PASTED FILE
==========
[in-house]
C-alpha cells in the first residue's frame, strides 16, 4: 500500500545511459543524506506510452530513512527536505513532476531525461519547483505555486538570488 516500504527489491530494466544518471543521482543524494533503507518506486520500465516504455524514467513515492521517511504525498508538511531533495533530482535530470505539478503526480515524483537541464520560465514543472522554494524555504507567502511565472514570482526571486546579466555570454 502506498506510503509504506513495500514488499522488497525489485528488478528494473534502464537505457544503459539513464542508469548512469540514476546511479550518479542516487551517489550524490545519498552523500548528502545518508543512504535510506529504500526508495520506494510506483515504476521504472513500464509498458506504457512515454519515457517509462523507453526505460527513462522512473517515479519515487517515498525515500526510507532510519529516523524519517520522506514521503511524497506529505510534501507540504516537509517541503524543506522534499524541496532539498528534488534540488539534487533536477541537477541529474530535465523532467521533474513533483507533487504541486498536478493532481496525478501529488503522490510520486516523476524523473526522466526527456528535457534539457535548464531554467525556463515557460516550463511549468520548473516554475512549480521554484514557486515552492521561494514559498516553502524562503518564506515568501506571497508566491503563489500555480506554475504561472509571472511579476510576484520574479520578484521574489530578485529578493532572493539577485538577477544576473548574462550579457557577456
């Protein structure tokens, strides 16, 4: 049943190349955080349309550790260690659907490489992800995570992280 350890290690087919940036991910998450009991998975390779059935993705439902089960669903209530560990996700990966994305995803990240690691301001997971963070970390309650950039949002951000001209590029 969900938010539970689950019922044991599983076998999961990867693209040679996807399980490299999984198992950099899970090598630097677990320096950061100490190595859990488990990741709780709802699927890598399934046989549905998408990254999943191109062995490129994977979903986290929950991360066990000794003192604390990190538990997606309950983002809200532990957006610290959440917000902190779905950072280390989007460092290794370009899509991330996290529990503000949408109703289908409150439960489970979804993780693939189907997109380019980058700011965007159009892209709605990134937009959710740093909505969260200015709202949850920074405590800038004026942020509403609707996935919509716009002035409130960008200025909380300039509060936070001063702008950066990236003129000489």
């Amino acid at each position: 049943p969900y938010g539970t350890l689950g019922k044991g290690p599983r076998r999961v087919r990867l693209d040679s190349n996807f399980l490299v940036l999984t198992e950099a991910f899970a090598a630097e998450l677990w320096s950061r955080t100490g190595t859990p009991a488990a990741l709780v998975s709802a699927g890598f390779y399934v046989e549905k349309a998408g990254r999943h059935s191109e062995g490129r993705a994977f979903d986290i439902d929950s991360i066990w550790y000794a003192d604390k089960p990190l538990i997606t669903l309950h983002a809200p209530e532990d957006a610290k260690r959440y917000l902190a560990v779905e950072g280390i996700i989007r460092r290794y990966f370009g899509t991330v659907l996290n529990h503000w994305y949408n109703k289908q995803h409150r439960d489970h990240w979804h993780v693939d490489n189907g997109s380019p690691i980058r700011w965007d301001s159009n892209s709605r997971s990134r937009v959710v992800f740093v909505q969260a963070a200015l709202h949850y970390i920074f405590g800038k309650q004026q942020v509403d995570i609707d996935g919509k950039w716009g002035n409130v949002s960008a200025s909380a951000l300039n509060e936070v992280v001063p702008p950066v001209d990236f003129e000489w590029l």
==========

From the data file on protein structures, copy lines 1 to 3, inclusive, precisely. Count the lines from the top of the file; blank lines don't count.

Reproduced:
[in-house]
C-alpha cells in the first residue's frame, strides 16, 4: 500500500545511459543524506506510452530513512527536505513532476531525461519547483505555486538570488 516500504527489491530494466544518471543521482543524494533503507518506486520500465516504455524514467513515492521517511504525498508538511531533495533530482535530470505539478503526480515524483537541464520560465514543472522554494524555504507567502511565472514570482526571486546579466555570454 502506498506510503509504506513495500514488499522488497525489485528488478528494473534502464537505457544503459539513464542508469548512469540514476546511479550518479542516487551517489550524490545519498552523500548528502545518508543512504535510506529504500526508495520506494510506483515504476521504472513500464509498458506504457512515454519515457517509462523507453526505460527513462522512473517515479519515487517515498525515500526510507532510519529516523524519517520522506514521503511524497506529505510534501507540504516537509517541503524543506522534499524541496532539498528534488534540488539534487533536477541537477541529474530535465523532467521533474513533483507533487504541486498536478493532481496525478501529488503522490510520486516523476524523473526522466526527456528535457534539457535548464531554467525556463515557460516550463511549468520548473516554475512549480521554484514557486515552492521561494514559498516553502524562503518564506515568501506571497508566491503563489500555480506554475504561472509571472511579476510576484520574479520578484521574489530578485529578493532572493539577485538577477544576473548574462550579457557577456
């Protein structure tokens, strides 16, 4: 049943190349955080349309550790260690659907490489992800995570992280 350890290690087919940036991910998450009991998975390779059935993705439902089960669903209530560990996700990966994305995803990240690691301001997971963070970390309650950039949002951000001209590029 969900938010539970689950019922044991599983076998999961990867693209040679996807399980490299999984198992950099899970090598630097677990320096950061100490190595859990488990990741709780709802699927890598399934046989549905998408990254999943191109062995490129994977979903986290929950991360066990000794003192604390990190538990997606309950983002809200532990957006610290959440917000902190779905950072280390989007460092290794370009899509991330996290529990503000949408109703289908409150439960489970979804993780693939189907997109380019980058700011965007159009892209709605990134937009959710740093909505969260200015709202949850920074405590800038004026942020509403609707996935919509716009002035409130960008200025909380300039509060936070001063702008950066990236003129000489």